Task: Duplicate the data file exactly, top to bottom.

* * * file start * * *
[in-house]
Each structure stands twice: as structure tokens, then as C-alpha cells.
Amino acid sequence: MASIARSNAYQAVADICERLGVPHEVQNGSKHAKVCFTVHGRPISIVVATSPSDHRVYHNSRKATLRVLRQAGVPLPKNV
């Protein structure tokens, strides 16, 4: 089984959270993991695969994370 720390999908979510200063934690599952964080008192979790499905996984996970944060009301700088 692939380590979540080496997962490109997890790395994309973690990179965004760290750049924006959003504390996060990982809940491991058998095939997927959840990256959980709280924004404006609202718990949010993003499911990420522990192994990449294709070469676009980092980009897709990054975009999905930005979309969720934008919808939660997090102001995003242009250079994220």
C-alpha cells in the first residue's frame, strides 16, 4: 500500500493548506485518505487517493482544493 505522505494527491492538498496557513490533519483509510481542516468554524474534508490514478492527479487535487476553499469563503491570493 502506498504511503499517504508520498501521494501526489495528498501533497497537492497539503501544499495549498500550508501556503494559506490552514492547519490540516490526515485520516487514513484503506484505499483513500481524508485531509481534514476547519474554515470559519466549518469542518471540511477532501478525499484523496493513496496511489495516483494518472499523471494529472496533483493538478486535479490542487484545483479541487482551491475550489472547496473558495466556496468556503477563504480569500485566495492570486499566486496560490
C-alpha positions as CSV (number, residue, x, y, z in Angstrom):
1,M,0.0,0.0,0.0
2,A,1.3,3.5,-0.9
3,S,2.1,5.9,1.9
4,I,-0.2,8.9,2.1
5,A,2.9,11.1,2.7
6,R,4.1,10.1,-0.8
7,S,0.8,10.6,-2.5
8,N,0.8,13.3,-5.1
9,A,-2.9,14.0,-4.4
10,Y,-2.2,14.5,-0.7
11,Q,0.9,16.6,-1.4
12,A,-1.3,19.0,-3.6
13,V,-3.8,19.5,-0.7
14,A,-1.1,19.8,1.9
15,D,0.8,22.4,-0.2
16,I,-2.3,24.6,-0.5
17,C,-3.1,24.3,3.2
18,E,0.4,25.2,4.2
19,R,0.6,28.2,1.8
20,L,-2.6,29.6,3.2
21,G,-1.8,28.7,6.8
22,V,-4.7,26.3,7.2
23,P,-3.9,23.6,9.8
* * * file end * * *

[in-house]
Each structure stands twice: as structure tokens, then as C-alpha cells.
Amino acid sequence: MASIARSNAYQAVADICERLGVPHEVQNGSKHAKVCFTVHGRPISIVVATSPSDHRVYHNSRKATLRVLRQAGVPLPKNV
């Protein structure tokens, strides 16, 4: 089984959270993991695969994370 720390999908979510200063934690599952964080008192979790499905996984996970944060009301700088 692939380590979540080496997962490109997890790395994309973690990179965004760290750049924006959003504390996060990982809940491991058998095939997927959840990256959980709280924004404006609202718990949010993003499911990420522990192994990449294709070469676009980092980009897709990054975009999905930005979309969720934008919808939660997090102001995003242009250079994220």
C-alpha cells in the first residue's frame, strides 16, 4: 500500500493548506485518505487517493482544493 505522505494527491492538498496557513490533519483509510481542516468554524474534508490514478492527479487535487476553499469563503491570493 502506498504511503499517504508520498501521494501526489495528498501533497497537492497539503501544499495549498500550508501556503494559506490552514492547519490540516490526515485520516487514513484503506484505499483513500481524508485531509481534514476547519474554515470559519466549518469542518471540511477532501478525499484523496493513496496511489495516483494518472499523471494529472496533483493538478486535479490542487484545483479541487482551491475550489472547496473558495466556496468556503477563504480569500485566495492570486499566486496560490
C-alpha positions as CSV (number, residue, x, y, z in Angstrom):
1,M,0.0,0.0,0.0
2,A,1.3,3.5,-0.9
3,S,2.1,5.9,1.9
4,I,-0.2,8.9,2.1
5,A,2.9,11.1,2.7
6,R,4.1,10.1,-0.8
7,S,0.8,10.6,-2.5
8,N,0.8,13.3,-5.1
9,A,-2.9,14.0,-4.4
10,Y,-2.2,14.5,-0.7
11,Q,0.9,16.6,-1.4
12,A,-1.3,19.0,-3.6
13,V,-3.8,19.5,-0.7
14,A,-1.1,19.8,1.9
15,D,0.8,22.4,-0.2
16,I,-2.3,24.6,-0.5
17,C,-3.1,24.3,3.2
18,E,0.4,25.2,4.2
19,R,0.6,28.2,1.8
20,L,-2.6,29.6,3.2
21,G,-1.8,28.7,6.8
22,V,-4.7,26.3,7.2
23,P,-3.9,23.6,9.8